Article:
Happy New Year! I am posting singing exercises for you to get back into singing if you have had a break over the holidays. This week I will be focusing on breathing exercises. The first exercise is about keeping a steady exhalation for as long as you can. Practice this daily for a week to see how much you can improve.
Today we are going to have a look at a very small section of Adele’s song Easy on me.
We are just going to do the very beginning of the chorus: Go easy on me baby.
There are a couple of things to look at in this small section of the song.
It’s a great song, and if you haven’t listened to the whole song you can click on this link to listen to it on you tube.
The song is in F major, and this phrase begins with the tonic note, which is the beginning not of the scale -F and then you sing up a fifth, or leap up, which is the fifth note of the scale which is C.
You will find fifth intervals in lots of songs. Intervals are important to practice so that when we sing them, we land accurately on them.
Practice on the sound ng, which is the sound at the end of the word sing. The sound is closed (the tongue and soft palate are together) but you can open your mouth when you sing. This aims the sound into the front of the face.
You want to glissando (slide) up and down. As you go up, think more like you are landing on the note rather than revving up a hill.
Glissando’s on fifths exercise
When you are attacking a phrase, especially one that begins with a vowel, there are a number of different ways you can sing it.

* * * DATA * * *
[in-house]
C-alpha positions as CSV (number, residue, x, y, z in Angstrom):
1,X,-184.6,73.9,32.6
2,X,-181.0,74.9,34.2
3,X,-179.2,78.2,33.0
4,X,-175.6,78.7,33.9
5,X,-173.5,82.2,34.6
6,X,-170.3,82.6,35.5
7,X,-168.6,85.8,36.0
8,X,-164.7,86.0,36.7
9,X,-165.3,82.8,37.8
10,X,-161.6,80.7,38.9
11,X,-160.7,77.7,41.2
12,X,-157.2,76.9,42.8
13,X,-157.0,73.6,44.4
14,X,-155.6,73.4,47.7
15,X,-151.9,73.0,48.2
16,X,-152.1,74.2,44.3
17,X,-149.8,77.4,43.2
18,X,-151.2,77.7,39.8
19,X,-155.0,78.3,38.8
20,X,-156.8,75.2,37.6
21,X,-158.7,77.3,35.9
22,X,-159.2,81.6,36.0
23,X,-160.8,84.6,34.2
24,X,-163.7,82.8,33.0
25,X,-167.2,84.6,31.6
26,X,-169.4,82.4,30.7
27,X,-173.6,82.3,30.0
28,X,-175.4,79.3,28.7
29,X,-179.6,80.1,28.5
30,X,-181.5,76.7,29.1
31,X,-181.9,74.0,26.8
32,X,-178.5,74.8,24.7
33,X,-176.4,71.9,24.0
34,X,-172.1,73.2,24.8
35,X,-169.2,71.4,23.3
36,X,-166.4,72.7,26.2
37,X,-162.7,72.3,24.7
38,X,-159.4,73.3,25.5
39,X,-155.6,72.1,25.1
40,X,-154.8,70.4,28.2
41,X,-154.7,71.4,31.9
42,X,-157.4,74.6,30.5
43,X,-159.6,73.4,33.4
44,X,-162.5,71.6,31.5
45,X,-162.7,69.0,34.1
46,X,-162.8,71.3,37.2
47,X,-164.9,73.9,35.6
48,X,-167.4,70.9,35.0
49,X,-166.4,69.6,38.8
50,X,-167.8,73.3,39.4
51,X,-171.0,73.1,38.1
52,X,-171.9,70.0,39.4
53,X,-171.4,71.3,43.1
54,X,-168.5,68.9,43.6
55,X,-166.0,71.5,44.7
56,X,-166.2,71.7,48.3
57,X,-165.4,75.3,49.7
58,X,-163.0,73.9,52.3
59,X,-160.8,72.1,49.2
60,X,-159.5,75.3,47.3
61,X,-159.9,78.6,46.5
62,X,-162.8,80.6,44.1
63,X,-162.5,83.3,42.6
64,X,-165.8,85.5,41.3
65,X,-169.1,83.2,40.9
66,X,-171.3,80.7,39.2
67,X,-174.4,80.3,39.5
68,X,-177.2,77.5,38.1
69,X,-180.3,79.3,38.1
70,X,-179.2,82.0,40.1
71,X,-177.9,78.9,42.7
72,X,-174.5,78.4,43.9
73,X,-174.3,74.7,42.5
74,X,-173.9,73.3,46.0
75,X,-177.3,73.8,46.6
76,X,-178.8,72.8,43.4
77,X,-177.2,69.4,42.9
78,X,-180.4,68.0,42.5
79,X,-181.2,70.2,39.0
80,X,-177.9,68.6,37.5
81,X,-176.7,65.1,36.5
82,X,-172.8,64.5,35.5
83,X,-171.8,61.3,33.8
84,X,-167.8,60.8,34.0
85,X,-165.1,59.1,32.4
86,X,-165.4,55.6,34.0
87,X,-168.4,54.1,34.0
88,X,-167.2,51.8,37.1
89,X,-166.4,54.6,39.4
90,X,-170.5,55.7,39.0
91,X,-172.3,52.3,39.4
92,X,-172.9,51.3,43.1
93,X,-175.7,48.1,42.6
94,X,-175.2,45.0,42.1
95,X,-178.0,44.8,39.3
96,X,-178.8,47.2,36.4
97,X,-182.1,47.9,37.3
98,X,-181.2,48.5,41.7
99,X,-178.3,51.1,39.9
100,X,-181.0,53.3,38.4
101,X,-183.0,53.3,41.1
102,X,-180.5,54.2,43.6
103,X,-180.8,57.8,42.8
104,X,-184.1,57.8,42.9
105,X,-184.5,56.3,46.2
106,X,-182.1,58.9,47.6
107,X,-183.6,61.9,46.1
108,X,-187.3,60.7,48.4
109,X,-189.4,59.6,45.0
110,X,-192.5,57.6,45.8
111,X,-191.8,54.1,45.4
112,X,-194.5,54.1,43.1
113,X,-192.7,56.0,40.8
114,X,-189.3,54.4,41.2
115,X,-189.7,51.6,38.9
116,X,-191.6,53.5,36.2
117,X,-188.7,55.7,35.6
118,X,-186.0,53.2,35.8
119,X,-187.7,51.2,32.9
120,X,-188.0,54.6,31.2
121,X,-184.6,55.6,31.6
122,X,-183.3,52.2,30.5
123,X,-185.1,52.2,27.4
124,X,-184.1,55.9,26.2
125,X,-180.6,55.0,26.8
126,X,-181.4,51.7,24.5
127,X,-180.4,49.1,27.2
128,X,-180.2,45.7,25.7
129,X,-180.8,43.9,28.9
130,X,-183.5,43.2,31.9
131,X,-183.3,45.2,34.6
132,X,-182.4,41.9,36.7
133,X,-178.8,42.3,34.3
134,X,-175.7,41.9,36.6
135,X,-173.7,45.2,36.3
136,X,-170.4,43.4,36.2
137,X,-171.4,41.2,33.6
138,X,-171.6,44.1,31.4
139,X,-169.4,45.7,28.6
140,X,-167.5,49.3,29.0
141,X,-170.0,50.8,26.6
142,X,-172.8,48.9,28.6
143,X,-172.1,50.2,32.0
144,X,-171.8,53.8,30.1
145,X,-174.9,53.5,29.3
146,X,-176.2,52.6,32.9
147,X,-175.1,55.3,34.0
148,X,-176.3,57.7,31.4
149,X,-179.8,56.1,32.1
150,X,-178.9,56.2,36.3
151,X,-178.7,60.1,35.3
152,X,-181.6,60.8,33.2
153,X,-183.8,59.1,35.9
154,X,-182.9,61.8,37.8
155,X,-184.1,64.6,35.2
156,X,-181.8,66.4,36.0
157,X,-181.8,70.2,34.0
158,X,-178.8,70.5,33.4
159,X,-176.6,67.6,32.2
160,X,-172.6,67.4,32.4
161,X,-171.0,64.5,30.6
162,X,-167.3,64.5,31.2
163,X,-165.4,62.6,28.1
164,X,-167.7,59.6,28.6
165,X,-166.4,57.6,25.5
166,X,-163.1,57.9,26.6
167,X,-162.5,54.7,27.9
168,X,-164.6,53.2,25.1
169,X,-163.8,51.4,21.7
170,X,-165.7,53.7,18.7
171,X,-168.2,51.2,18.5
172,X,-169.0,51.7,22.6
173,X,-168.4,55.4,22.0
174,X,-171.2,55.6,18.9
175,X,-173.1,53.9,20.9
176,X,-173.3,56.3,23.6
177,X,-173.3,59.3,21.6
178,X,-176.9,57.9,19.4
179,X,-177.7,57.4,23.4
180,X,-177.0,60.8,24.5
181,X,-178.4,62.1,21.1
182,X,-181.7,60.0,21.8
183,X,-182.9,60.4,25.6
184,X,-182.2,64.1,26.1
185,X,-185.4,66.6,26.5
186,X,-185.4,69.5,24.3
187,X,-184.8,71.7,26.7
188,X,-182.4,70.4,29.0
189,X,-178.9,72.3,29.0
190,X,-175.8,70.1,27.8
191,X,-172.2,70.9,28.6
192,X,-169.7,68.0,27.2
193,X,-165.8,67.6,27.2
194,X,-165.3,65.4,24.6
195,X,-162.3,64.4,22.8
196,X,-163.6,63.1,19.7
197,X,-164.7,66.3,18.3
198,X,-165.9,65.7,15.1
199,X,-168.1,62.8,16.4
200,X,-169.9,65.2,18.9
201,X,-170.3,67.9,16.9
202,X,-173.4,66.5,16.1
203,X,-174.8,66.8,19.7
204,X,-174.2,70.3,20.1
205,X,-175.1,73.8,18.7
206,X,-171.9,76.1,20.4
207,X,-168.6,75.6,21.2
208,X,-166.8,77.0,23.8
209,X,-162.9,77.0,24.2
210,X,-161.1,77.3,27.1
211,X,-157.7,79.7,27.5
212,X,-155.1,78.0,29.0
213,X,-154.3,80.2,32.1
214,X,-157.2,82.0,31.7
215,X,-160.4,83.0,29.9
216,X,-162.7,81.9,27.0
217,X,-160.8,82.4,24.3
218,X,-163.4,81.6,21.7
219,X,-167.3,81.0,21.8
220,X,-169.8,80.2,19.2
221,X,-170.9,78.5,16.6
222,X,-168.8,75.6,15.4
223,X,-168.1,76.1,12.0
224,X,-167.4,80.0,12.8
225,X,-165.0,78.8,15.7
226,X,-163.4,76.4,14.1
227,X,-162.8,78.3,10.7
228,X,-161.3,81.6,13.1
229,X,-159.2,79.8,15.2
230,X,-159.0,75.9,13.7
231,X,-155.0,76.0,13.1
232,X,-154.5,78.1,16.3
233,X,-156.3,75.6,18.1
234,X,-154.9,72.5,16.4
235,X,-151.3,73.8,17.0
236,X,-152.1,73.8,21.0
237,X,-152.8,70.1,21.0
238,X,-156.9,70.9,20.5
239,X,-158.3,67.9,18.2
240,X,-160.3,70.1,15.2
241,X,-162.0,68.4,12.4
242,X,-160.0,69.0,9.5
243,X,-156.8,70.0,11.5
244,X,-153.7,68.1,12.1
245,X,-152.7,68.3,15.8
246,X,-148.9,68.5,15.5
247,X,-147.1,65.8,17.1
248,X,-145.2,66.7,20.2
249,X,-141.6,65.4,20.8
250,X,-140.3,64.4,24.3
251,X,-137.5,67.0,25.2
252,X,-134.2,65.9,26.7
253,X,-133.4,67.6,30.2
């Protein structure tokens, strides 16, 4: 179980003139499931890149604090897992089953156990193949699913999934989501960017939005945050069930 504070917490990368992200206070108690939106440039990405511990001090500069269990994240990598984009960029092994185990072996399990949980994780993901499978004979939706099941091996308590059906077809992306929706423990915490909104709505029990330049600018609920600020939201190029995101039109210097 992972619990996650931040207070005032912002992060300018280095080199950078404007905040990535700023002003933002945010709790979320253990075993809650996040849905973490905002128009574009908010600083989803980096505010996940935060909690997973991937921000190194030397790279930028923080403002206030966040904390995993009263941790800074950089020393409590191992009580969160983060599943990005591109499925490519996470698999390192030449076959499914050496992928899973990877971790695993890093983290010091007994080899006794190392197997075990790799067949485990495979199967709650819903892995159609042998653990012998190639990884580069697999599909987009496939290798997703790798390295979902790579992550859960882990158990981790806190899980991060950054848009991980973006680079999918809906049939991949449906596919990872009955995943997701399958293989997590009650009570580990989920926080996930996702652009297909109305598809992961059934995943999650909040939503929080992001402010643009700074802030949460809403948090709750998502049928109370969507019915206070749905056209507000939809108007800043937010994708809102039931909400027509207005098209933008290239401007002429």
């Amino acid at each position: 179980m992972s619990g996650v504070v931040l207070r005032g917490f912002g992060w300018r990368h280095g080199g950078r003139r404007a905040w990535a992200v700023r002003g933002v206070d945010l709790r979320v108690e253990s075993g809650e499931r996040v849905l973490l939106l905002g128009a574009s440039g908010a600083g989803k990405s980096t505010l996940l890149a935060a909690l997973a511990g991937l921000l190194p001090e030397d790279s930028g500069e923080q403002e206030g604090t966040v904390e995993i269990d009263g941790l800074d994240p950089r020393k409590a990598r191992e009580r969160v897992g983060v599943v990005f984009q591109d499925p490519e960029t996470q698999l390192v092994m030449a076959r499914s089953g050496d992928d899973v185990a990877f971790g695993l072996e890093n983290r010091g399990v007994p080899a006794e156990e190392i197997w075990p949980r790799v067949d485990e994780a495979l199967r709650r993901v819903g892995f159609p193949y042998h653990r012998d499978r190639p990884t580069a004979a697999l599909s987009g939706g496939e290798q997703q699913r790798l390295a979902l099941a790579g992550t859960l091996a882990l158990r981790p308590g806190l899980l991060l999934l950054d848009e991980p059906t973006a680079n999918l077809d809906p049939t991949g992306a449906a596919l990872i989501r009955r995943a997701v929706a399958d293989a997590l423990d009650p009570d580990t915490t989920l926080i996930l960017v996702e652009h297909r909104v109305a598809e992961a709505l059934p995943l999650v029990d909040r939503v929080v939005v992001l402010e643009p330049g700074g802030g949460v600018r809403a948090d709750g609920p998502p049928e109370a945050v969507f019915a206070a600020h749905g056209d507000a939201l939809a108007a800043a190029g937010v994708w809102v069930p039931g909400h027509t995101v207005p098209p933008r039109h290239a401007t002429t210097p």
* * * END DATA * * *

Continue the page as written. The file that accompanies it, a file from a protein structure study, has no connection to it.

- Clean onset: the vocal chords come together cleanly with the sound to make a smooth, light and clear sound. To do this, connect the two words go-easy, like one word to keep it smooth.
- Aspirate/breathy onset. Air is pushed through the vocal chords to make a breathy, airy sound. Adding a h also makes it even more breathy.
- Glottal onset. The vocal chords come together quite hard to make a very strong and hard sound.
This page contains affiliate links. If you purchase a product through one of them, I will receive a commission from them (at no extra cost to you). I only ever endorse products that I like, know and trust and have personally used and benefited from.
Thank you for your support.
This video is all about the 5 note scale and singing it on different vowels.
Make sure that you have a low relaxed breath, legato singing (smooth and connected). Remember to have a focused sound.
Fricatives are consonants that are formed by impeding the flow of air somewhere in the vocal apparatus so that a friction-sound is produced.
They are great for warming up the voice and help to develop a legato (smooth and connected sound) in your singing.
The ones used in this exercise are v, z, and th. Audio of exercise below.
Welcome back to another year of singing!
It has been wonderful greeting students for the new year, hearing about their holiday adventures and seeing their joy at returning to lessons.
For the adult students there has been less about holidays ( unfortunately) but there has certainly be the same enthusiasm as they arrive for lessons.
For students who have been studying with me for a while, it has been great to hear their voices again and realize the progress they have been making vocally. It has been so exciting to hear the way their voices have matured and developed. For new students it has been exciting starting with them and helping them uncover the voice they have inside them.
A big welcome to all the new students who have started for 2016. I look forward to working with you on your musical journey!